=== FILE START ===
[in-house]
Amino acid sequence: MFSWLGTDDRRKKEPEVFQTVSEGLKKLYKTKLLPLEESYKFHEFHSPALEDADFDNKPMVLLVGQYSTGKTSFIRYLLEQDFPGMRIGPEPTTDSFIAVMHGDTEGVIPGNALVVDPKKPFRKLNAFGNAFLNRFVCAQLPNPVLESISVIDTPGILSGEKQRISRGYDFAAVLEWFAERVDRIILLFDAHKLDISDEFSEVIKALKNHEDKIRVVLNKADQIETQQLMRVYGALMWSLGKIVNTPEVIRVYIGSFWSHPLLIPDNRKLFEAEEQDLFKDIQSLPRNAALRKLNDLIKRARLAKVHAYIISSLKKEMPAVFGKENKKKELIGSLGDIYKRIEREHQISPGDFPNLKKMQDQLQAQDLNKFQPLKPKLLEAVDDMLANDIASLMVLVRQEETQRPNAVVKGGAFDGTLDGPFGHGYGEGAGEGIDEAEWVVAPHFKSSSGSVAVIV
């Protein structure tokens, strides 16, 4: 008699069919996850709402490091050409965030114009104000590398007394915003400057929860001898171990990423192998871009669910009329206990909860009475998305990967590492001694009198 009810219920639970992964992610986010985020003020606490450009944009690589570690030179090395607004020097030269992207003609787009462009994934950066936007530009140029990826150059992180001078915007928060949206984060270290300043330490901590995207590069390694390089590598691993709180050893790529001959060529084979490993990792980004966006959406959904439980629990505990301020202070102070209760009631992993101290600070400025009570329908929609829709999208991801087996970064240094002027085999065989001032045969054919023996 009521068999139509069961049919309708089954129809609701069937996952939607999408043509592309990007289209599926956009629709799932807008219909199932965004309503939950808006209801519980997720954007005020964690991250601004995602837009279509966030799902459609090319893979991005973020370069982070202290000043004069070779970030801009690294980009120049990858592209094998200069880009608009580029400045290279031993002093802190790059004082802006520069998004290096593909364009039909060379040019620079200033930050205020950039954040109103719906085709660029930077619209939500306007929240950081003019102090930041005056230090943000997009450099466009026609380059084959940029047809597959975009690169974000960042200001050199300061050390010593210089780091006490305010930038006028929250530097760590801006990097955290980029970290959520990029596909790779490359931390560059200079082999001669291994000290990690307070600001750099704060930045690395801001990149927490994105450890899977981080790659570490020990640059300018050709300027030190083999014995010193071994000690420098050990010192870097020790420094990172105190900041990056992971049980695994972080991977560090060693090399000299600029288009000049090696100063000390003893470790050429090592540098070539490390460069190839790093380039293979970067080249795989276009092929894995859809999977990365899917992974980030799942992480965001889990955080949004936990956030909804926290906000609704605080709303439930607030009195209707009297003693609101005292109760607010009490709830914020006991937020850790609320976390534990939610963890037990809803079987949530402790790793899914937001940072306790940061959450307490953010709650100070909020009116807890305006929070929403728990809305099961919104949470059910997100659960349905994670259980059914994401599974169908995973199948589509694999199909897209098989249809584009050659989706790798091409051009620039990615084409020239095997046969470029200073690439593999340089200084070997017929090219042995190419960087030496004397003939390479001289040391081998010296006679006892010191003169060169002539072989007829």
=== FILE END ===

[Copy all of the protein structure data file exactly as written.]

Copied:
[in-house]
Amino acid sequence: MFSWLGTDDRRKKEPEVFQTVSEGLKKLYKTKLLPLEESYKFHEFHSPALEDADFDNKPMVLLVGQYSTGKTSFIRYLLEQDFPGMRIGPEPTTDSFIAVMHGDTEGVIPGNALVVDPKKPFRKLNAFGNAFLNRFVCAQLPNPVLESISVIDTPGILSGEKQRISRGYDFAAVLEWFAERVDRIILLFDAHKLDISDEFSEVIKALKNHEDKIRVVLNKADQIETQQLMRVYGALMWSLGKIVNTPEVIRVYIGSFWSHPLLIPDNRKLFEAEEQDLFKDIQSLPRNAALRKLNDLIKRARLAKVHAYIISSLKKEMPAVFGKENKKKELIGSLGDIYKRIEREHQISPGDFPNLKKMQDQLQAQDLNKFQPLKPKLLEAVDDMLANDIASLMVLVRQEETQRPNAVVKGGAFDGTLDGPFGHGYGEGAGEGIDEAEWVVAPHFKSSSGSVAVIV
């Protein structure tokens, strides 16, 4: 008699069919996850709402490091050409965030114009104000590398007394915003400057929860001898171990990423192998871009669910009329206990909860009475998305990967590492001694009198 009810219920639970992964992610986010985020003020606490450009944009690589570690030179090395607004020097030269992207003609787009462009994934950066936007530009140029990826150059992180001078915007928060949206984060270290300043330490901590995207590069390694390089590598691993709180050893790529001959060529084979490993990792980004966006959406959904439980629990505990301020202070102070209760009631992993101290600070400025009570329908929609829709999208991801087996970064240094002027085999065989001032045969054919023996 009521068999139509069961049919309708089954129809609701069937996952939607999408043509592309990007289209599926956009629709799932807008219909199932965004309503939950808006209801519980997720954007005020964690991250601004995602837009279509966030799902459609090319893979991005973020370069982070202290000043004069070779970030801009690294980009120049990858592209094998200069880009608009580029400045290279031993002093802190790059004082802006520069998004290096593909364009039909060379040019620079200033930050205020950039954040109103719906085709660029930077619209939500306007929240950081003019102090930041005056230090943000997009450099466009026609380059084959940029047809597959975009690169974000960042200001050199300061050390010593210089780091006490305010930038006028929250530097760590801006990097955290980029970290959520990029596909790779490359931390560059200079082999001669291994000290990690307070600001750099704060930045690395801001990149927490994105450890899977981080790659570490020990640059300018050709300027030190083999014995010193071994000690420098050990010192870097020790420094990172105190900041990056992971049980695994972080991977560090060693090399000299600029288009000049090696100063000390003893470790050429090592540098070539490390460069190839790093380039293979970067080249795989276009092929894995859809999977990365899917992974980030799942992480965001889990955080949004936990956030909804926290906000609704605080709303439930607030009195209707009297003693609101005292109760607010009490709830914020006991937020850790609320976390534990939610963890037990809803079987949530402790790793899914937001940072306790940061959450307490953010709650100070909020009116807890305006929070929403728990809305099961919104949470059910997100659960349905994670259980059914994401599974169908995973199948589509694999199909897209098989249809584009050659989706790798091409051009620039990615084409020239095997046969470029200073690439593999340089200084070997017929090219042995190419960087030496004397003939390479001289040391081998010296006679006892010191003169060169002539072989007829």